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July 22nd, 2017

Insight

Fifty years ago, Lyndon Johnson and Ronald Reagan set the terms of debate we're still having today

David Shribman

By David Shribman

Published Oct. 27, 2014

 Fifty years ago, Lyndon Johnson and Ronald Reagan set the terms of debate we're still having today

One saw an America on the rise, the other saw an America in peril. One saw government as a vital tool to smooth away the roughness of life and assure widespread freedom, the other saw government as an intrusion in the natural order of life and the enemy of freedom. One spoke of a reverie, the other of a nightmare.

Fifty years ago tomorrow these two men — one in the Civic Arena in Pittsburgh, the other in an NBC studio in Los Angeles — set forth their visions, two of the most dominant figures of the late 20th century engaging in a long-distance debate about the future of America.

No one at the time understood that these dueling speeches — paired in no news story or broadcast — were of such historical significance, two men of destiny setting forth conceptions of America and its future that were destined to collide.

But on Oct. 27, 1964, Lyndon Baines Johnson, running for re-election, and Ronald Wilson Reagan, speaking in support of Republican challenger Barry Goldwater, gave speeches that adumbrated an entire half-century of American history.

In that period, Jonathan Darman writes in a new book on the parallel trajectories of Messrs. Johnson and Reagan, LBJ was moved to give Americans “a fantasy and call it the future,” while Mr. Reagan, in a speech that became part of the conservative iconography, “framed the conservative cause in a kind of moral urgency.”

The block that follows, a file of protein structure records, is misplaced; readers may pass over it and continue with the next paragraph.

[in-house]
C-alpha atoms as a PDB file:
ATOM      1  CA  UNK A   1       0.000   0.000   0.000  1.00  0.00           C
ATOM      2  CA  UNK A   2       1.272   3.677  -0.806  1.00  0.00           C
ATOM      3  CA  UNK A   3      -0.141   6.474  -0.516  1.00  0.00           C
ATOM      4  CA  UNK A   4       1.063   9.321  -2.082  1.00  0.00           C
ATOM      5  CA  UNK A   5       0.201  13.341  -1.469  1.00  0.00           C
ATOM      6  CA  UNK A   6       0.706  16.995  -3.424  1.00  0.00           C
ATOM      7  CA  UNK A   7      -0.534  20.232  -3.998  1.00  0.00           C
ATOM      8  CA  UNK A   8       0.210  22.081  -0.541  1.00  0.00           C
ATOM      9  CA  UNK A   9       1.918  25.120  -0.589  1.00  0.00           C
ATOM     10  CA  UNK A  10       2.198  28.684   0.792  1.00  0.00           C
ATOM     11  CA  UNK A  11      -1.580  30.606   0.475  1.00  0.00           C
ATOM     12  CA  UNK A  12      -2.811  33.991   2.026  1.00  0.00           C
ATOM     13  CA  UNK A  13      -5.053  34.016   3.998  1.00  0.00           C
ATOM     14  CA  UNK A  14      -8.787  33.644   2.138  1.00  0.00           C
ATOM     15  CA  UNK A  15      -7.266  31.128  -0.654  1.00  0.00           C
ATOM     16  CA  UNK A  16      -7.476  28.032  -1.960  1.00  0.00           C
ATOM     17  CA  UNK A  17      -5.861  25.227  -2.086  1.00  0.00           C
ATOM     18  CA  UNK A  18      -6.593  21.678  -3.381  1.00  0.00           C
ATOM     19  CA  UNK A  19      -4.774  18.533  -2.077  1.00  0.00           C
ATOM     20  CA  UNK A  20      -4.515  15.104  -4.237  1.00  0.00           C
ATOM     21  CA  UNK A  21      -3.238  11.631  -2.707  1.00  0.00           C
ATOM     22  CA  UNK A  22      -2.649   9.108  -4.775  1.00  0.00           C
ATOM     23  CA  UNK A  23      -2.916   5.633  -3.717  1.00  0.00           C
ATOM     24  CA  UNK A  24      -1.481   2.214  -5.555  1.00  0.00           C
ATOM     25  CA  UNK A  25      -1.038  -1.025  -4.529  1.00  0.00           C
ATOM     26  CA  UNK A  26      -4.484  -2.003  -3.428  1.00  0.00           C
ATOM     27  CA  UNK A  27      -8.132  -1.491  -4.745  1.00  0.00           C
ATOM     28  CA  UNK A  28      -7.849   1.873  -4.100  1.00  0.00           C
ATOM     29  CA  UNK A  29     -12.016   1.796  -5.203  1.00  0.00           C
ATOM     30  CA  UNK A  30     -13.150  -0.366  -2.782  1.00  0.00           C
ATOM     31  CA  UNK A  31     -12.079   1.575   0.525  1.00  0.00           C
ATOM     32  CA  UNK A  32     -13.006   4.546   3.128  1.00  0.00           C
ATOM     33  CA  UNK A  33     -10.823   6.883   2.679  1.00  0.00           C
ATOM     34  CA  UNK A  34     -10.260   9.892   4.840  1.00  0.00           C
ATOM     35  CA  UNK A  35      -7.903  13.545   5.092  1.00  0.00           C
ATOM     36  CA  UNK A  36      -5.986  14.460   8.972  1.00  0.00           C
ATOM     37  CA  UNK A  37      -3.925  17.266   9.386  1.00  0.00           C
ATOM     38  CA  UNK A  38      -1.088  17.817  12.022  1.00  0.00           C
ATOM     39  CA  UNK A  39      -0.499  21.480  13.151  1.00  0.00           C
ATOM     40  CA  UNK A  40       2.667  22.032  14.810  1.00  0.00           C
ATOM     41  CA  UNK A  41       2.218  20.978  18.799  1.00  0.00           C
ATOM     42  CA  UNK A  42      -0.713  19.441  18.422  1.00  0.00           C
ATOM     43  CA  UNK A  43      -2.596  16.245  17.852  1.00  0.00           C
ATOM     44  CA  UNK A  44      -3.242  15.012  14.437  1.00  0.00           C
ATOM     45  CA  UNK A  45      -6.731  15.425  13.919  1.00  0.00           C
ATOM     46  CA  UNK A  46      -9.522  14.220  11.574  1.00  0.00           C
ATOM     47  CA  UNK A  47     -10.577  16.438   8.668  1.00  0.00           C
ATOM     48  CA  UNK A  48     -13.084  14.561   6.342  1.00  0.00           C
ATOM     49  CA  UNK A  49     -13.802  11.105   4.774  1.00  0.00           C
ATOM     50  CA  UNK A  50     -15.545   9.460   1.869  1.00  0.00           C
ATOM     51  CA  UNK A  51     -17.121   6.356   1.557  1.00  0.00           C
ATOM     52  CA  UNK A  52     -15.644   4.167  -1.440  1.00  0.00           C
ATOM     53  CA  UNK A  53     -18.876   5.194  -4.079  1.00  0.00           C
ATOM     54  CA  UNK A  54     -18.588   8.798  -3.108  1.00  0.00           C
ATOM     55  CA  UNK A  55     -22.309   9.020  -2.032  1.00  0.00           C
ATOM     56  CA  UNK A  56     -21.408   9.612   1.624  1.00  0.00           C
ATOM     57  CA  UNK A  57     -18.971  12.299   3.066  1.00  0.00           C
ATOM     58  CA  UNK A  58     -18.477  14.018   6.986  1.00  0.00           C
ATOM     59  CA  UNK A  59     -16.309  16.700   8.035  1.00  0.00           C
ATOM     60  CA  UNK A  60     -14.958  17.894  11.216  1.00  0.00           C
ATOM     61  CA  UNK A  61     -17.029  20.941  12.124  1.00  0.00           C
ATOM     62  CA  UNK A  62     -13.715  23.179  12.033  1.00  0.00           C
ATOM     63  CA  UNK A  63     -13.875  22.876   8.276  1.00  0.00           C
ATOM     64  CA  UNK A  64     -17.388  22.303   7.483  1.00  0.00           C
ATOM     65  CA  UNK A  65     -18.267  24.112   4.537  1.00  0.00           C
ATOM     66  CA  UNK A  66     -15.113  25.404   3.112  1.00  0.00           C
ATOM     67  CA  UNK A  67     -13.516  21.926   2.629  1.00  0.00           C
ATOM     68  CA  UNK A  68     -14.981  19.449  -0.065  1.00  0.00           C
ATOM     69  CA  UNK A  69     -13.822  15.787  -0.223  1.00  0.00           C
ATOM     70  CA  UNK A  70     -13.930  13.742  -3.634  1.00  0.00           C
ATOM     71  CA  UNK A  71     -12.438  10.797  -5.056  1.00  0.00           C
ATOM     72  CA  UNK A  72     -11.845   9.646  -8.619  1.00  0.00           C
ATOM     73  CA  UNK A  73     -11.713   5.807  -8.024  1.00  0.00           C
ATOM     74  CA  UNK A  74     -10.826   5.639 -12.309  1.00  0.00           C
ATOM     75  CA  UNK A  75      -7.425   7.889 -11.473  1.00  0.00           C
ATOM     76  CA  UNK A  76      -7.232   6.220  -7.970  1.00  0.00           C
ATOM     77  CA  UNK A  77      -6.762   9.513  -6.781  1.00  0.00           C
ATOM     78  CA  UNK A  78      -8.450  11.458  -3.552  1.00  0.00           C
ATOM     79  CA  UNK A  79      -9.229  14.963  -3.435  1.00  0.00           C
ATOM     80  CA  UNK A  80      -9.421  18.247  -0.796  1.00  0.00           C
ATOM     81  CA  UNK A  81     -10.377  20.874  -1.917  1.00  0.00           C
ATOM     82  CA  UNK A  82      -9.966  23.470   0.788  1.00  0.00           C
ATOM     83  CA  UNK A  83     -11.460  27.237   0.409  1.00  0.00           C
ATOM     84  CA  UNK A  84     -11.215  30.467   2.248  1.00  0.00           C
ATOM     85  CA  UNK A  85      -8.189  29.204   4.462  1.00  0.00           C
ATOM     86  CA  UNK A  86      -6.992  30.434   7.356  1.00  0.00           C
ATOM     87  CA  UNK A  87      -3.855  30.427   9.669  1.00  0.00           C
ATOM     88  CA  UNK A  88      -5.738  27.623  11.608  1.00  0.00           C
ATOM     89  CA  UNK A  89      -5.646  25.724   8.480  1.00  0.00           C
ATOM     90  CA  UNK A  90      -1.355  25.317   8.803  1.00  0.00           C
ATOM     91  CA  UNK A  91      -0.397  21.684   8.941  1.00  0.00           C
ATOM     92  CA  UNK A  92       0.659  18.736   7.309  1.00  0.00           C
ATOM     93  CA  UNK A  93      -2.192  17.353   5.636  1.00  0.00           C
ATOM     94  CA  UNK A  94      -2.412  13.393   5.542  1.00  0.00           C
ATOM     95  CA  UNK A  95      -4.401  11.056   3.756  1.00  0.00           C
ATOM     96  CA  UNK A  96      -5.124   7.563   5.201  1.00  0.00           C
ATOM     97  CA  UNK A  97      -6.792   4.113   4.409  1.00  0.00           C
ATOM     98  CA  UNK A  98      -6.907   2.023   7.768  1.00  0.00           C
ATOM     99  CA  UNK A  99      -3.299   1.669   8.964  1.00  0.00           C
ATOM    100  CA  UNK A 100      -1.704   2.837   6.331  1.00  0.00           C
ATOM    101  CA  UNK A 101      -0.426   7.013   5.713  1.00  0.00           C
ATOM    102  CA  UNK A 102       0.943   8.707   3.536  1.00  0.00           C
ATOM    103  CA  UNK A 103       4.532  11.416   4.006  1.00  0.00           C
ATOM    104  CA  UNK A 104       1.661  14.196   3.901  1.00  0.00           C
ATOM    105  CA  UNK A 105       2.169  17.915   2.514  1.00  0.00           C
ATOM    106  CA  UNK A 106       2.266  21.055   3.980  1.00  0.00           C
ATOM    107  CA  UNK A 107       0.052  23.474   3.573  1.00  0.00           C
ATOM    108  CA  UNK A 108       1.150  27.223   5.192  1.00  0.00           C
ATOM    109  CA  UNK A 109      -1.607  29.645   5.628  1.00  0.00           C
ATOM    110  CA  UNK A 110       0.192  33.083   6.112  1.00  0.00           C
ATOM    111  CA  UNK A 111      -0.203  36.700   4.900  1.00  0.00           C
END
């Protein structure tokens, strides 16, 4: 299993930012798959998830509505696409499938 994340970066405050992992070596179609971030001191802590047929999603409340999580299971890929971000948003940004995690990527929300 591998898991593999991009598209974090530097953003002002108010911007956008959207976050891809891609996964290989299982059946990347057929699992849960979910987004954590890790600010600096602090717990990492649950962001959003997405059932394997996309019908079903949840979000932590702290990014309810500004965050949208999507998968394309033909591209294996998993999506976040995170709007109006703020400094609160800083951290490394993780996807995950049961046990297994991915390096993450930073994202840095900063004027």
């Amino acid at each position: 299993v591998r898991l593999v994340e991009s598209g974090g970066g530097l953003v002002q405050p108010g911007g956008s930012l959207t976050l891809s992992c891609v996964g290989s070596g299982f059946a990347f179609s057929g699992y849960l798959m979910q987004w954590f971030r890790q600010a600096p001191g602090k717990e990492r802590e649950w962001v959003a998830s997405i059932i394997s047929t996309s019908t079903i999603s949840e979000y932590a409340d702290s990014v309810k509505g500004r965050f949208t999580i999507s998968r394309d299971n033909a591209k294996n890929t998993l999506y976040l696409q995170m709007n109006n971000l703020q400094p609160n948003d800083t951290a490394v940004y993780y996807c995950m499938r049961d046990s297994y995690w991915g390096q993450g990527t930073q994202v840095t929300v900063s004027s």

Here are annotated excerpts from the two speeches that spoke so eloquently of these two competing visions — and that previewed the clashes that would define our times:

Lyndon Johnson: It would be such a nice thing if these prophets of doom and gloom, and these apostles of fear and doubt, and these voices of smear and hate, and these suspicious persons who deal in petty things could just come [to Pittsburgh] and see the heart of America, see them with faith and with hope, and with vision and with happiness, and with belief in the future of our land.

For a generation, liberals had portrayed conservatives as sunless opponents of progress, and in some ways Mr. Goldwater, though the product of the sun-drenched desert, fell easily into this stereotype with his skepticism of Social Security and his opposition to government social-welfare programs. But the genius of Mr. Reagan was that he was sunny, a virtual apostle of optimism, while Mr. Johnson, despite this uplifting rhetoric, was wracked with fears and doubts.

Ronald Reagan: But I have an uncomfortable feeling that this prosperity isn’t something on which we can base our hopes for the future.

This comment, perhaps the most prescient remark in the Reagan speech, spoke of worries that the big-spending Great Society programs would bankrupt the Treasury. The Vietnam War at this time was still in its infancy, with only 23,000 American troops deployed there, only 4 percent of the eventual level. But the combination of guns (Vietnam) and butter (the domestic programs) would wreak havoc with the economy.

Lyndon Johnson: The Great Society is when America’s promise and her practice come together. The Great Society just isn’t a dream of mine. It is as real as tomorrow, and it is yours for the working at it. … It’s the time — and it’s going to be soon — when nobody in this country is poor.

Mr. Johnson’s early idealism was Texas Hill Country pragmatism; Franklin Roosevelt was a successful president and so the young LBJ embraced his precepts. The Kennedy assassination propelled Mr. Johnson into the White House and onto a new plane of idealism, fueled in part by his competitive instinct, his desire to exceed FDR and JFK. But he also fell in love with the notion of an LBJ legacy of beneficence. In this period the earthy rhetoric of realism that Mr. Johnson perfected as Senate majority leader was displaced with a soaring rhetoric of grandeur and nobility.